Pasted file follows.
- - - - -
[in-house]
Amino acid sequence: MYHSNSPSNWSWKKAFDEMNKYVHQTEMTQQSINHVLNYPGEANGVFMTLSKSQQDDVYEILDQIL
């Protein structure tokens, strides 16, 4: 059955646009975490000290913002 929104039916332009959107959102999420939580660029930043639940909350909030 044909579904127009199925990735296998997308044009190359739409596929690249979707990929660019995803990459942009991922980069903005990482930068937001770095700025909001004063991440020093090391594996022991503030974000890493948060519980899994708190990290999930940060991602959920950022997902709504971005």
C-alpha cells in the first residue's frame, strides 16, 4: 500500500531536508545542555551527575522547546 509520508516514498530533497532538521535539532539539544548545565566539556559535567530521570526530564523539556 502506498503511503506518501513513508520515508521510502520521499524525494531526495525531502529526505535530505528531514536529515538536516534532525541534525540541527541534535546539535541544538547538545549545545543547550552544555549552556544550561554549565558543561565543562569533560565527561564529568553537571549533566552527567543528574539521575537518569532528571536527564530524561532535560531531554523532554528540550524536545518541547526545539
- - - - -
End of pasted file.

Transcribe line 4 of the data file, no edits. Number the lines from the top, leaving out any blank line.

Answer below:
C-alpha cells in the first residue's frame, strides 16, 4: 500500500531536508545542555551527575522547546 509520508516514498530533497532538521535539532539539544548545565566539556559535567530521570526530564523539556 502506498503511503506518501513513508520515508521510502520521499524525494531526495525531502529526505535530505528531514536529515538536516534532525541534525540541527541534535546539535541544538547538545549545545543547550552544555549552556544550561554549565558543561565543562569533560565527561564529568553537571549533566552527567543528574539521575537518569532528571536527564530524561532535560531531554523532554528540550524536545518541547526545539